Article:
Legal Writing

Welcome to the latest edition of Above the Law’s Grammer Pole of the Weak, a column where we turn questions of legal writing and English grammar and usage over to our readers for discussion and debate.

Last week, we found out that only 29% of our readers lie back and think of England when dealing with punctuation and quotation marks. Makes you proud to be an American, doesn’t it?

This week, we turn to a hotly-debated issue among legal professionals: the use of the Bluebook. At least one federal judge hates it, joining hundreds upon thousands of law students to date.

Should we consider putting the Bluebook on the backburner in our legal writing?

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In last week’s Grammer Pole, 60 percent of you supported forming the singular possessive of a noun ending in “s” by adding an apostrophe followed by an additional “s” — e.g., “Kansas’s statute” rather than “Kansas’ statute.” In this debate, you sided with Justice Souter over Justice Thomas (based on their dueling approaches in Kansas v. Marsh).

Today we call upon you to choose between nationalities instead of Supreme Court justices. When it comes to the placement of punctuation marks in relation to quotation marks, do you favor the British approach or the American approach?

Let’s review the differences….

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Welcome to the latest edition of Above the Law’s Grammer Pole of the Weak, a column where we turn questions of English grammar and usage over to our readers for discussion and debate.

Last week, we found out that 52% of our readers thought it was acceptable to end a sentence with a preposition, but with the caveat that it should be avoided if possible. That’s pretty wishy-washy, folks.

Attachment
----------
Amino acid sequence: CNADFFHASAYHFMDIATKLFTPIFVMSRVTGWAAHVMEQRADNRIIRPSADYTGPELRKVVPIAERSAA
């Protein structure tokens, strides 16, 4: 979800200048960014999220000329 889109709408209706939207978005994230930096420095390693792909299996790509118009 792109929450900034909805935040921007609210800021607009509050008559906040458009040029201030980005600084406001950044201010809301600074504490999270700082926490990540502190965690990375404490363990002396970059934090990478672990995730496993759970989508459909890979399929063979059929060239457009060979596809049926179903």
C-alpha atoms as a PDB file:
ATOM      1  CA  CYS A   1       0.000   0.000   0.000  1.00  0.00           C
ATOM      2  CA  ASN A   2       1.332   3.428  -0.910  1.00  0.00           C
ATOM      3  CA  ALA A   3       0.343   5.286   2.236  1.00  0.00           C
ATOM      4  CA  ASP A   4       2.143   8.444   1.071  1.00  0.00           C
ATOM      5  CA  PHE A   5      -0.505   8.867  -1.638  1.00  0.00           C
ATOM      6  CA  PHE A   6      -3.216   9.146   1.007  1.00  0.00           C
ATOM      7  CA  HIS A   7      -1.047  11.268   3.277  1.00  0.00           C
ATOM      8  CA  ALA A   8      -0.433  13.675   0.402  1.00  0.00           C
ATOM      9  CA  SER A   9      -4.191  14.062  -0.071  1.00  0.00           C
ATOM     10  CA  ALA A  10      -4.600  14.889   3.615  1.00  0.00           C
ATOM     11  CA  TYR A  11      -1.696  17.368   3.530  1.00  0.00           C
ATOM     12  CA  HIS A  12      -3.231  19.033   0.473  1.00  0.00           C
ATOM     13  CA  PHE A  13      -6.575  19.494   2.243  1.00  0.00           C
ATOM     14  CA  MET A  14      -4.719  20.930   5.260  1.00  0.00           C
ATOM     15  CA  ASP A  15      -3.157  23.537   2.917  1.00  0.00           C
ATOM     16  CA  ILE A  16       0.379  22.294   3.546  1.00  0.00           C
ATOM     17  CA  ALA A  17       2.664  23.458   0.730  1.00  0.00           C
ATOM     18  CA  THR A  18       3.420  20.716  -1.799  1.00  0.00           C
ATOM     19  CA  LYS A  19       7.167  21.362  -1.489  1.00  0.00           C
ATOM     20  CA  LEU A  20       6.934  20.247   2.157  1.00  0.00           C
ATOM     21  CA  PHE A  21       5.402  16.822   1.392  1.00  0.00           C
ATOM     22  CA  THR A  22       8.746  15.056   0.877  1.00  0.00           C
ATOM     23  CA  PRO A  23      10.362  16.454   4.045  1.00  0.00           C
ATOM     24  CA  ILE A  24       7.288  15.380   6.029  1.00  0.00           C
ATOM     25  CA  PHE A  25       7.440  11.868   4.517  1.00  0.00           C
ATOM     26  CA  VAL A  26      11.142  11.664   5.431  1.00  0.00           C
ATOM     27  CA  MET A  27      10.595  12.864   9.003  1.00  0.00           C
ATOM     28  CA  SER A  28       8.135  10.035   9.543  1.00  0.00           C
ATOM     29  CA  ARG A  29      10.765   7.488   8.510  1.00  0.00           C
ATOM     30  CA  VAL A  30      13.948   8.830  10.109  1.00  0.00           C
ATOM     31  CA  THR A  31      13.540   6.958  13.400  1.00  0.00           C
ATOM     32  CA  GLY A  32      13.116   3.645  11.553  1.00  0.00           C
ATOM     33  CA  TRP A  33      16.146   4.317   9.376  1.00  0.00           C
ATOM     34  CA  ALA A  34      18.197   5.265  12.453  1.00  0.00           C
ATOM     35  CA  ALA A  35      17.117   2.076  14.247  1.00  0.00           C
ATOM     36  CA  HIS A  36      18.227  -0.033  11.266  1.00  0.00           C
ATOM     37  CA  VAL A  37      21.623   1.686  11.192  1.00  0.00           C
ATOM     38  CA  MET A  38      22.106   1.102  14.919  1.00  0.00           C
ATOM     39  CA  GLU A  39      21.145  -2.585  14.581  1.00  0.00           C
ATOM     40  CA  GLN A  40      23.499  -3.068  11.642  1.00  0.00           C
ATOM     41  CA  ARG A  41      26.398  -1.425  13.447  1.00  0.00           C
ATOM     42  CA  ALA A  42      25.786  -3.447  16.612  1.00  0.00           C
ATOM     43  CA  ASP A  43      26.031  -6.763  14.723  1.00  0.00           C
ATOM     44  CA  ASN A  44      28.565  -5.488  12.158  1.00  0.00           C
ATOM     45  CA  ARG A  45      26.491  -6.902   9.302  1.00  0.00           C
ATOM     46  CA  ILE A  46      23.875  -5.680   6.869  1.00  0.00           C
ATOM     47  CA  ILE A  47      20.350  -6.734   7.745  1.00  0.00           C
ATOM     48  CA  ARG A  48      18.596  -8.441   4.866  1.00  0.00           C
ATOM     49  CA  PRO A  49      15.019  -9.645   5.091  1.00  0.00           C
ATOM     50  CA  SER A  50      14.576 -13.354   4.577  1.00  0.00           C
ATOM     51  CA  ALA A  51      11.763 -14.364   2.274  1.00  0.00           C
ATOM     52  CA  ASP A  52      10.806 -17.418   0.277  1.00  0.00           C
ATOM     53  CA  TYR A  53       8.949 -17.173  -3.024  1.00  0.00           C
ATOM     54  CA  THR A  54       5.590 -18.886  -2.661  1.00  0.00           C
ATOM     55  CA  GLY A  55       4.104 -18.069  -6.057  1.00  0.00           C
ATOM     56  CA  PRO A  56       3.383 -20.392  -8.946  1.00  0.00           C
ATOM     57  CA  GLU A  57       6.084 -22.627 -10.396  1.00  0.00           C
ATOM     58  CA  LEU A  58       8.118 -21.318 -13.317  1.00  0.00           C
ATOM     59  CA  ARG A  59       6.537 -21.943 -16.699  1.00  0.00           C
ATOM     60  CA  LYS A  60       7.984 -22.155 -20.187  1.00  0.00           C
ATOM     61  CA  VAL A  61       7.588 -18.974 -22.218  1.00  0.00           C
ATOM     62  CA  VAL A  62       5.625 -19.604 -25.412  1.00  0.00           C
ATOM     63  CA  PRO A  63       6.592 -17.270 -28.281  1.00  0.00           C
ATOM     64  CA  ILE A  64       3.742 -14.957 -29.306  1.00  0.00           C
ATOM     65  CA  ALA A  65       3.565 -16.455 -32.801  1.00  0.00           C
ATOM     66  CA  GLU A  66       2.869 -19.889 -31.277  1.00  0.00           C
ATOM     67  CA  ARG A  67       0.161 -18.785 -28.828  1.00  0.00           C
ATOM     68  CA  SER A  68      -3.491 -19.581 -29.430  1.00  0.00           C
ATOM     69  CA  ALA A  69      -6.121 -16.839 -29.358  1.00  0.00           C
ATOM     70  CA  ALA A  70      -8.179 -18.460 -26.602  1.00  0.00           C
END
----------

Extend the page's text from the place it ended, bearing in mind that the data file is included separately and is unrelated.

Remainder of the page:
This week, we’re going to focus on an issue with a supreme split in authority, and you’re going to have to choose one side or the other. You’re going to pick Clarence Thomas’ side (you’ll soon see why we wrote it that way), or you’re going to pick David Souter’s side, but that’s it. Ooh, that’s a little possessive….

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In last week’s Grammer Pole, you voted to overwhelmingly approve the use of split infinitives. Fifty-three percent of Above the Law readers said that splitting infinitives is acceptable, even if it should be done sparingly. An additional forty percent said, “Yes. It’s great to liberally split infinitives!”

This suggests to me that ATL readers are a pragmatic bunch when it comes to language. You’re not hung up on hoary rules that don’t serve a practical purpose in communication.

I think I can guess, then, what you think of the injunction against ending a sentence with a preposition….

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In an event I did a few years ago at the University of Chicago with Judge Richard Posner (check out the podcast here), Judge Posner tossed out a delicious little blind item. He mentioned a federal judge in Chicago who would fire law clerks for what she viewed as a very grave offense: splitting infinitives in written work product.

But is splitting infinitives really such a crime?